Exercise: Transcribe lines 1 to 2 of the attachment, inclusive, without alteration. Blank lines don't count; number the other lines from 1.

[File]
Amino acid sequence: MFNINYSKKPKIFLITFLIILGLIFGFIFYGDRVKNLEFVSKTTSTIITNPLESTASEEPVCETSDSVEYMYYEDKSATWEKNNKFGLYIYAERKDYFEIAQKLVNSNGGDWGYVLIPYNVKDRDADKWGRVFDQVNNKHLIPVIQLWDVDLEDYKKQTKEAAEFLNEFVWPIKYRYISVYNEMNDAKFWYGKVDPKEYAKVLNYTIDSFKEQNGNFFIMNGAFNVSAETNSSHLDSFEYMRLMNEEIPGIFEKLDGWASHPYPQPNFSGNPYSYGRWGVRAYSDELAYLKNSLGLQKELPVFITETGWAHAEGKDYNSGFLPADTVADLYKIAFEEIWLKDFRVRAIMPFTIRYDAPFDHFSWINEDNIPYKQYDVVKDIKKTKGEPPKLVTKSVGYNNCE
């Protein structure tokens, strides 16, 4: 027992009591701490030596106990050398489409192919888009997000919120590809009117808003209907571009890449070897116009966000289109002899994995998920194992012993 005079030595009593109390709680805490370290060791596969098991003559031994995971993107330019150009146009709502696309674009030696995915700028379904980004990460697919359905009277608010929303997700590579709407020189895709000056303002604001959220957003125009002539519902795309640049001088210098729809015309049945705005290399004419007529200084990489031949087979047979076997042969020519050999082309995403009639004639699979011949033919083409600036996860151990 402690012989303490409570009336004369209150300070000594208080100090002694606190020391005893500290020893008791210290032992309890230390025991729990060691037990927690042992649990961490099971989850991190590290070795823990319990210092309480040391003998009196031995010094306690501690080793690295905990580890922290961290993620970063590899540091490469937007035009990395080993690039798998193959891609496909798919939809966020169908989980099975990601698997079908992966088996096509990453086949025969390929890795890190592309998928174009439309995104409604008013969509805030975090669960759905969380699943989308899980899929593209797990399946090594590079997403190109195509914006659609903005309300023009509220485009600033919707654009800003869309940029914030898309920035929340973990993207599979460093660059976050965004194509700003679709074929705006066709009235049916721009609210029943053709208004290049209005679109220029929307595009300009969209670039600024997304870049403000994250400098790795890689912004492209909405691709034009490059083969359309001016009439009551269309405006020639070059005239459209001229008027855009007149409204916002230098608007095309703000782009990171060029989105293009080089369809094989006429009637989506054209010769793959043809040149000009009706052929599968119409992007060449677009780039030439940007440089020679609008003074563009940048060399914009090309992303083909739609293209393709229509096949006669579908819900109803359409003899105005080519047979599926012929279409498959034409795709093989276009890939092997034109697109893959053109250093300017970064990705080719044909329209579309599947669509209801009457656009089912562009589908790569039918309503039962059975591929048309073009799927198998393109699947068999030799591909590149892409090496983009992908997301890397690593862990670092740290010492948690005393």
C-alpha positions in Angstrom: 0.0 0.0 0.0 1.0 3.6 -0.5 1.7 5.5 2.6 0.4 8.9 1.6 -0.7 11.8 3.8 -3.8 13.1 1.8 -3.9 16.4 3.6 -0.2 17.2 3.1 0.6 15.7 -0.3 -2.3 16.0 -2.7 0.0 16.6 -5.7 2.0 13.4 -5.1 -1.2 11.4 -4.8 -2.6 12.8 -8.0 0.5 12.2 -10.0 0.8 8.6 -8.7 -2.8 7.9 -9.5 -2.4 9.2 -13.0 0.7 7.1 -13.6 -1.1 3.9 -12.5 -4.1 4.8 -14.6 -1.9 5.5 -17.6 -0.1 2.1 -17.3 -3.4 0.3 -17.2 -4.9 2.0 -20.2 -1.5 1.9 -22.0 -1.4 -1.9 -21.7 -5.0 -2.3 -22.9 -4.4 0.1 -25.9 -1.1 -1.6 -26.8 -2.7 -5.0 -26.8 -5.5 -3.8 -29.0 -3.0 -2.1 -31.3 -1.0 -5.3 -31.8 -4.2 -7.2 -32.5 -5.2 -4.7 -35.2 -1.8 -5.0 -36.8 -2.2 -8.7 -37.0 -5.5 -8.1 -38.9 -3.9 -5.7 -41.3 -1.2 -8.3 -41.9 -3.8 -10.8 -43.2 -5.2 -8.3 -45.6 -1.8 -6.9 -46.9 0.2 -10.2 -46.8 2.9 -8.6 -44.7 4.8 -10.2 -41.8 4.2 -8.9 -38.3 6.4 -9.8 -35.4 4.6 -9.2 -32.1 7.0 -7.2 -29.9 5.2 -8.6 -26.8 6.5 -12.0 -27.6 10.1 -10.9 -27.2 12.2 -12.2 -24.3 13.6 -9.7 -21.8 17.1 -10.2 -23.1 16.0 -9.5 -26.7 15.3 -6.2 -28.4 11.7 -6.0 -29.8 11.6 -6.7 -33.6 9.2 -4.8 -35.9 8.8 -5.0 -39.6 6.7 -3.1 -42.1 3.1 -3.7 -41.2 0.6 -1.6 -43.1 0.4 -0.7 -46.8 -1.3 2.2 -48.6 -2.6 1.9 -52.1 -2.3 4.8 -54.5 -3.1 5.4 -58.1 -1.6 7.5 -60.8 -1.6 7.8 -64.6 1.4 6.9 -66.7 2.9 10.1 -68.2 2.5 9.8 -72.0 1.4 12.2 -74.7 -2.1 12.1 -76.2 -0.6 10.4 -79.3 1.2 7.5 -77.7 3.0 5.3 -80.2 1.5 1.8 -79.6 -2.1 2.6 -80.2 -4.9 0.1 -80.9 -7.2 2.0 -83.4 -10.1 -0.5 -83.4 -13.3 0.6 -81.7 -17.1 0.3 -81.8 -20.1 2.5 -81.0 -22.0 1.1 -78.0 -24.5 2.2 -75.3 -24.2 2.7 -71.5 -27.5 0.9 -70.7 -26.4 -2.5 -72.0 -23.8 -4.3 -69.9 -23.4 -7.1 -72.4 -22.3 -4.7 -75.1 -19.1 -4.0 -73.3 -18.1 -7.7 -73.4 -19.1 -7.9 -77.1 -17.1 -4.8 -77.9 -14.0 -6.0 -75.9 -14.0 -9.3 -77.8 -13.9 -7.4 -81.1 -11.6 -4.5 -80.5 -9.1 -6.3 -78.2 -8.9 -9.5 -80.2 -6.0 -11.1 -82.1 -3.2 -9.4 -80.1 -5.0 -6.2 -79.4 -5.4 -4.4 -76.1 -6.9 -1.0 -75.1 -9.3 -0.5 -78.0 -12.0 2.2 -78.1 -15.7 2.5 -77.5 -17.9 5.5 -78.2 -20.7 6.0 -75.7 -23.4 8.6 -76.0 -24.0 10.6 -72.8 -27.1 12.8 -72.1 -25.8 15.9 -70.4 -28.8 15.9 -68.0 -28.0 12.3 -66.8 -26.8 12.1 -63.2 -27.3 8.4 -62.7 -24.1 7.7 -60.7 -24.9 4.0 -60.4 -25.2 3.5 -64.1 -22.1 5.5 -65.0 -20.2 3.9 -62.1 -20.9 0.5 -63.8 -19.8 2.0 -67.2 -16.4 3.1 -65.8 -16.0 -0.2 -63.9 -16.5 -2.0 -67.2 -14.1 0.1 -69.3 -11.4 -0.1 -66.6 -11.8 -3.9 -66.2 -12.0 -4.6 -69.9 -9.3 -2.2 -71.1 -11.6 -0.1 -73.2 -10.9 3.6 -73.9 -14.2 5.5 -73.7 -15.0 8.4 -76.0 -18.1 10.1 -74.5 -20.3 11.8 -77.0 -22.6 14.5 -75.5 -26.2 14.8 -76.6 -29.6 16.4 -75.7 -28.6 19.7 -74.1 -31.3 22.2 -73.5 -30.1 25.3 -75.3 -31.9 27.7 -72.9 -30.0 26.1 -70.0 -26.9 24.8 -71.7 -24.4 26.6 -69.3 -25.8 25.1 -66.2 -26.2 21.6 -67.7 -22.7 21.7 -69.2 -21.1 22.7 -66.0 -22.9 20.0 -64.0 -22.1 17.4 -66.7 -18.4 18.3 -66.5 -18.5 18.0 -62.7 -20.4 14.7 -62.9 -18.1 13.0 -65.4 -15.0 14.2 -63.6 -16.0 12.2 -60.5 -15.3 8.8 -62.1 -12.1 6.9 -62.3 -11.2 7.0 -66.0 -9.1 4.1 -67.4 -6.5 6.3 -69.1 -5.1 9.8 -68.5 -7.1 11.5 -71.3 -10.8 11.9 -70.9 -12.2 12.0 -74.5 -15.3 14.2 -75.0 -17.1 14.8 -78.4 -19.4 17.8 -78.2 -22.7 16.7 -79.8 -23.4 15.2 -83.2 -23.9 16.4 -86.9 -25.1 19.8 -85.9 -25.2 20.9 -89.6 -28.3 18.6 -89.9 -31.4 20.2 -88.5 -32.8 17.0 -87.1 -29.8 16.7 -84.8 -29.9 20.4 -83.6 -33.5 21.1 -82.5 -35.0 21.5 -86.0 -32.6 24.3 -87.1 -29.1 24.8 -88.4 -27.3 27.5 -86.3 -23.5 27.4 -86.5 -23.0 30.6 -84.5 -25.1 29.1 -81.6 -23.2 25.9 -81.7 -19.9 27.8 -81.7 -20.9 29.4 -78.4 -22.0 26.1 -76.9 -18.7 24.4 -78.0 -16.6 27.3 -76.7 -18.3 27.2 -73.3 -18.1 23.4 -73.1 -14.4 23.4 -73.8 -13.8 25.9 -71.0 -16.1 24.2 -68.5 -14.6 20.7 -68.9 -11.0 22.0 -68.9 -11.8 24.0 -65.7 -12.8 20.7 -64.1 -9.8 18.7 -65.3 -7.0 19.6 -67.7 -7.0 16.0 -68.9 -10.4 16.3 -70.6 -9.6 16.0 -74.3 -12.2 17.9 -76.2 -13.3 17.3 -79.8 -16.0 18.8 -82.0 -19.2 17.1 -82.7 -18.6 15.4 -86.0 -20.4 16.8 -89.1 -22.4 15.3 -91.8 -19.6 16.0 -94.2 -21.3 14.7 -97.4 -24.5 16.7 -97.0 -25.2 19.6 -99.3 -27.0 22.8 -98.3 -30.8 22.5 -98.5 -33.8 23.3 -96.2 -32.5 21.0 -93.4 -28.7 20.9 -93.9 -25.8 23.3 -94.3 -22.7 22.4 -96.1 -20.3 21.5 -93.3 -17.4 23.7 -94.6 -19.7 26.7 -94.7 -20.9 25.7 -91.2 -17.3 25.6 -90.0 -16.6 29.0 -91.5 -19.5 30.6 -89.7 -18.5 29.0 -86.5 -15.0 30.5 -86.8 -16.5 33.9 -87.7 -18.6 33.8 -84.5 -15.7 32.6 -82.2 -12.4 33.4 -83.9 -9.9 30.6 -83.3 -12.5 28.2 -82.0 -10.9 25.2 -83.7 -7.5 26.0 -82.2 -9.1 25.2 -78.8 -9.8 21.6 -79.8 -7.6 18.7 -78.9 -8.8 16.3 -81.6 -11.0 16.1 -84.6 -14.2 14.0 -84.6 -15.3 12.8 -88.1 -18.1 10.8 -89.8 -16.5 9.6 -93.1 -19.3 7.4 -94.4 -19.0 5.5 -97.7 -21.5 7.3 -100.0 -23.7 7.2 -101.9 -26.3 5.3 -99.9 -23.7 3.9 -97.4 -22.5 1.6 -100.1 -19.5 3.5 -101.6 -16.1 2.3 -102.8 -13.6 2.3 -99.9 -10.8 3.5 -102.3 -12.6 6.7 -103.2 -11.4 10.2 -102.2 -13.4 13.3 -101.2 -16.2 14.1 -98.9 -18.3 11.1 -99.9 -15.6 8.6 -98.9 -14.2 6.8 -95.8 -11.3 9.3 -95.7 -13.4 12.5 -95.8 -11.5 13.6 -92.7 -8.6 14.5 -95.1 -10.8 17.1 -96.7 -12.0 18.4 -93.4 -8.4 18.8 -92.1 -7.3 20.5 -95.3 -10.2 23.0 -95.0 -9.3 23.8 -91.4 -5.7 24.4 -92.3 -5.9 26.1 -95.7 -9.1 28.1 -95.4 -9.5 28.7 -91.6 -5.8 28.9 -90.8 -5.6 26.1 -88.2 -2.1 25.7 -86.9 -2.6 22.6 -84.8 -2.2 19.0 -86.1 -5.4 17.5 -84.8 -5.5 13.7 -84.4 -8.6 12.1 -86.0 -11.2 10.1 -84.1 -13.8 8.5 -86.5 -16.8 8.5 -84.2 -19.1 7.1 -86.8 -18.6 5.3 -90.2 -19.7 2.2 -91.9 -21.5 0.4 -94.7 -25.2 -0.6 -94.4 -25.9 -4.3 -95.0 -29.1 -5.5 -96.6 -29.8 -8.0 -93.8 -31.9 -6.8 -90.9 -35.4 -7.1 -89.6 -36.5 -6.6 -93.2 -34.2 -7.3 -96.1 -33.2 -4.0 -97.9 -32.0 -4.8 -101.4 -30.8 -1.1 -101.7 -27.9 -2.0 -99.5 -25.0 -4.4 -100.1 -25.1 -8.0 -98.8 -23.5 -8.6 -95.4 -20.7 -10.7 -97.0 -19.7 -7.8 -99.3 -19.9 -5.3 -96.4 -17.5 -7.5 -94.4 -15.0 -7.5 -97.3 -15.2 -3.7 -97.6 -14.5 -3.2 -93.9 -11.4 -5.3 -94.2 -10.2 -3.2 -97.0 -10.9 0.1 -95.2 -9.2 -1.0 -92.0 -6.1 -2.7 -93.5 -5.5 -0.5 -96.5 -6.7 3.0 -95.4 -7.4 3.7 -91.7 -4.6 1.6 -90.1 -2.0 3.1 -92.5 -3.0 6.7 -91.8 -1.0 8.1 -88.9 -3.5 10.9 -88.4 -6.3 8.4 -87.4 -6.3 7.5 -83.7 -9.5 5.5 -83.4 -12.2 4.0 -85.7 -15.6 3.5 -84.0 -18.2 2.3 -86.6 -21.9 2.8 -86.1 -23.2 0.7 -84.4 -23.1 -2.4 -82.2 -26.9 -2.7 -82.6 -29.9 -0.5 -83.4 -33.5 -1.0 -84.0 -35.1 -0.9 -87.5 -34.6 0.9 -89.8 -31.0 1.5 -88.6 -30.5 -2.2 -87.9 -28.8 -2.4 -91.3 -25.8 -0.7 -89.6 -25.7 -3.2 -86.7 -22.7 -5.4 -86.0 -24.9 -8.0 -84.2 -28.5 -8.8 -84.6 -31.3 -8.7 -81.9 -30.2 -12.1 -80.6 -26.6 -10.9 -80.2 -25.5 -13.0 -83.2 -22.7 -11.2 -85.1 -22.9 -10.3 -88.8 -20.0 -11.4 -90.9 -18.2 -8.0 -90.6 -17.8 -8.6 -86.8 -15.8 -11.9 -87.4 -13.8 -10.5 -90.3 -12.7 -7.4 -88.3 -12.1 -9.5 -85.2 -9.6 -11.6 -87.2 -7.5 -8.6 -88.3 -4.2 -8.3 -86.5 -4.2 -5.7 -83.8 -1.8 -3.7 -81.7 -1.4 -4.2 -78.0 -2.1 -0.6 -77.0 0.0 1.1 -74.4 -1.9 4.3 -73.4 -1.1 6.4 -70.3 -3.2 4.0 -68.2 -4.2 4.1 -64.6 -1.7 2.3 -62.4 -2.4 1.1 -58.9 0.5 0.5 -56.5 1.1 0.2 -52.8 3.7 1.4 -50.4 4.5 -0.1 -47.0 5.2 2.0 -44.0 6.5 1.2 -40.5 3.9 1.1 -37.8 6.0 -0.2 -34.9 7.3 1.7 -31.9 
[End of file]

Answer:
Amino acid sequence: MFNINYSKKPKIFLITFLIILGLIFGFIFYGDRVKNLEFVSKTTSTIITNPLESTASEEPVCETSDSVEYMYYEDKSATWEKNNKFGLYIYAERKDYFEIAQKLVNSNGGDWGYVLIPYNVKDRDADKWGRVFDQVNNKHLIPVIQLWDVDLEDYKKQTKEAAEFLNEFVWPIKYRYISVYNEMNDAKFWYGKVDPKEYAKVLNYTIDSFKEQNGNFFIMNGAFNVSAETNSSHLDSFEYMRLMNEEIPGIFEKLDGWASHPYPQPNFSGNPYSYGRWGVRAYSDELAYLKNSLGLQKELPVFITETGWAHAEGKDYNSGFLPADTVADLYKIAFEEIWLKDFRVRAIMPFTIRYDAPFDHFSWINEDNIPYKQYDVVKDIKKTKGEPPKLVTKSVGYNNCE
């Protein structure tokens, strides 16, 4: 027992009591701490030596106990050398489409192919888009997000919120590809009117808003209907571009890449070897116009966000289109002899994995998920194992012993 005079030595009593109390709680805490370290060791596969098991003559031994995971993107330019150009146009709502696309674009030696995915700028379904980004990460697919359905009277608010929303997700590579709407020189895709000056303002604001959220957003125009002539519902795309640049001088210098729809015309049945705005290399004419007529200084990489031949087979047979076997042969020519050999082309995403009639004639699979011949033919083409600036996860151990 402690012989303490409570009336004369209150300070000594208080100090002694606190020391005893500290020893008791210290032992309890230390025991729990060691037990927690042992649990961490099971989850991190590290070795823990319990210092309480040391003998009196031995010094306690501690080793690295905990580890922290961290993620970063590899540091490469937007035009990395080993690039798998193959891609496909798919939809966020169908989980099975990601698997079908992966088996096509990453086949025969390929890795890190592309998928174009439309995104409604008013969509805030975090669960759905969380699943989308899980899929593209797990399946090594590079997403190109195509914006659609903005309300023009509220485009600033919707654009800003869309940029914030898309920035929340973990993207599979460093660059976050965004194509700003679709074929705006066709009235049916721009609210029943053709208004290049209005679109220029929307595009300009969209670039600024997304870049403000994250400098790795890689912004492209909405691709034009490059083969359309001016009439009551269309405006020639070059005239459209001229008027855009007149409204916002230098608007095309703000782009990171060029989105293009080089369809094989006429009637989506054209010769793959043809040149000009009706052929599968119409992007060449677009780039030439940007440089020679609008003074563009940048060399914009090309992303083909739609293209393709229509096949006669579908819900109803359409003899105005080519047979599926012929279409498959034409795709093989276009890939092997034109697109893959053109250093300017970064990705080719044909329209579309599947669509209801009457656009089912562009589908790569039918309503039962059975591929048309073009799927198998393109699947068999030799591909590149892409090496983009992908997301890397690593862990670092740290010492948690005393």